Foreword: First Peoples Child & Family Review, Volume 14, Number 1, 2019
The first issue of the First Peoples Child & Family Review was published 15 years ago, in 2004. From then on, this journal has provided a respected platform to share knowledge generated by Indigenous researchers, graduate students, community members, youth, and non-Indigenous allies and supporters. It has been a great privilege to promote the outstanding research, critical analysis, stories, standpoints, and educational contributions that have appeared in our journal over the years. In celebration, we have chosen to publish this special issue which features a reprint of 15 of our most popular contributions. All of our published contributions – which, at the time of this writing, amounted to just over 300 – have inspired the discussion about and, in many cases, directly influenced innovation within child, family, and community-based matters for Indigenous peoples in Canada and abroad. Therefore, it was not easy to decide upon which articles to feature in this issue. Ultimately, we selected 15 contributions based on the total full-article downloads, which happens to pleasantly reflect the life-span of the journal. Readers will find that the wisdom shared in this issue is just as relevant today as it was when the contents were first published – although often in new and surprising ways.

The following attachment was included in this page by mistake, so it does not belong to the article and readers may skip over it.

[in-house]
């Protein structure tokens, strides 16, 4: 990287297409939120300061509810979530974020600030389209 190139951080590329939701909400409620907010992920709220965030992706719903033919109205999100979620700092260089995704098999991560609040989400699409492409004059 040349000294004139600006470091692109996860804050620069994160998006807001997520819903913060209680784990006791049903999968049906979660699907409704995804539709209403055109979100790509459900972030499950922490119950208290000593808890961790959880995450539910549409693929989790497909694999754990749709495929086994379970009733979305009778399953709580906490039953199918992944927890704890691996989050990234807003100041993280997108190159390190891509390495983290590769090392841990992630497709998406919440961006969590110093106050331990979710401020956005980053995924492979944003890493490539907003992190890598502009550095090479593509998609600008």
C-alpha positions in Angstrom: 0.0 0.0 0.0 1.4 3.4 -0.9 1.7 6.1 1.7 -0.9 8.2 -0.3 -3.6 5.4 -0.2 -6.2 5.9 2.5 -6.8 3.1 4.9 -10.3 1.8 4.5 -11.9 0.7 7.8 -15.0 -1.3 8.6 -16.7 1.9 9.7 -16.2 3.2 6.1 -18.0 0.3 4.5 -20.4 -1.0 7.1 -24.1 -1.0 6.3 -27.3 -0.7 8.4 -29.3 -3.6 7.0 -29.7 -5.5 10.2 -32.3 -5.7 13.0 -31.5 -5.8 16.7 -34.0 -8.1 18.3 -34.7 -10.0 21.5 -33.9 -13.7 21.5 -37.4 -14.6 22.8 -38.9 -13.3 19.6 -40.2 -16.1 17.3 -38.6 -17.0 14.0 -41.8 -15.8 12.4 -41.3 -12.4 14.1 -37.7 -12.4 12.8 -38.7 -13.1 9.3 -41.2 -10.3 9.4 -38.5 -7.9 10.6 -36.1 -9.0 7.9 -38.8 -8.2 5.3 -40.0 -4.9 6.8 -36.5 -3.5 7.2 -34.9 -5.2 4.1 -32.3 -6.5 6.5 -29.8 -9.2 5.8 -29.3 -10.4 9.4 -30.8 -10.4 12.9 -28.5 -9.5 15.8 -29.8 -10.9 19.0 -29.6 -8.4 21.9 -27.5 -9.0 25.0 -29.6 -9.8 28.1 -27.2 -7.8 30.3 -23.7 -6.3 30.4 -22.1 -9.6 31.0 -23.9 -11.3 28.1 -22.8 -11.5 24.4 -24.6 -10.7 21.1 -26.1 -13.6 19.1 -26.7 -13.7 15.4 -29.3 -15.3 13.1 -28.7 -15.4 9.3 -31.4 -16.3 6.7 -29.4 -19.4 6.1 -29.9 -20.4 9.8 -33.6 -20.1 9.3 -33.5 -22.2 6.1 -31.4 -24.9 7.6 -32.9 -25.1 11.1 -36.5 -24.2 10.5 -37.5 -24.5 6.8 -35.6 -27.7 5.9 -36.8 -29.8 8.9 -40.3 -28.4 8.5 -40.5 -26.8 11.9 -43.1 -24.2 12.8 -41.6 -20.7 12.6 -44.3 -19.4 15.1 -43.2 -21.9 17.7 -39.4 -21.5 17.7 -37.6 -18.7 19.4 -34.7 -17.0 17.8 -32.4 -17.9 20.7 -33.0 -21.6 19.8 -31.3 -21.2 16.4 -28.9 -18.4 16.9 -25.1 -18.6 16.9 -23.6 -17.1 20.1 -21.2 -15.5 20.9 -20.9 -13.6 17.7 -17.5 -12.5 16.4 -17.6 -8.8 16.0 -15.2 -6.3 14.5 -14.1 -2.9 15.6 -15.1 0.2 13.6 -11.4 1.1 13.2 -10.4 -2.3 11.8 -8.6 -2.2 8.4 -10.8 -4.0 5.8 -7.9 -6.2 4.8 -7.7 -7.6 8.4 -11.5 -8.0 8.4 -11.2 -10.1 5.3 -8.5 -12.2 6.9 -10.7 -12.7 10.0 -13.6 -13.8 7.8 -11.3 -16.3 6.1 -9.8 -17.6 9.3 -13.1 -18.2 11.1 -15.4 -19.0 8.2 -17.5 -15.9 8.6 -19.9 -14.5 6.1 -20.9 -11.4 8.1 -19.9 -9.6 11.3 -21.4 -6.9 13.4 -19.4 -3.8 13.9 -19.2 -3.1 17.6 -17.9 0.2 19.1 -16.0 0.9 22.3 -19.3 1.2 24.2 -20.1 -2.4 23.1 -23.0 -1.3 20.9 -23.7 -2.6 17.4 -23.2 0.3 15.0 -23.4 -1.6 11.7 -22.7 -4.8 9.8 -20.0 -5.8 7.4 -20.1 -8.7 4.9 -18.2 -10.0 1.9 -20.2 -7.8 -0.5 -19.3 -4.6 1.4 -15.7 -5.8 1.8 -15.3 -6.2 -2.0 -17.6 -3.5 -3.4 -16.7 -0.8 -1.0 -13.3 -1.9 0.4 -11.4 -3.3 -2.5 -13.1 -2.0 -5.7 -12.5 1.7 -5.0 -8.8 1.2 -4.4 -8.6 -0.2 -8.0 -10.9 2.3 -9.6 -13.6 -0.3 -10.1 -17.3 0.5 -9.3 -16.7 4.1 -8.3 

Four general themes emerged during the editing process. This includes the sharing of Indigenous ways of knowing and Indigenous ways of being in the world; advice for conducting respectful research with and for Indigenous peoples and communities; challenging the status-quo in child welfare, social work, and family services; and documenting the effects of colonization and the power and strength of Indigenous peoples and communities. I present these themes more as a matter of utility than as a true reflection of reality. The truth is that all things are interconnected and, therefore, the articles featured in this issue can be interpreted as a representation of each of these themes and, I am sure, quite a bit beyond them as well. Each time we travel around the circle, we bring new experiences and knowledge – in a sense, we are in a constant state of renewal – and new patterns emerge. As you read this celebratory issue of the First Peoples Child & Family Review and re-visit some of our most popular articles, I hope you will enjoy the process of discovering new wisdom.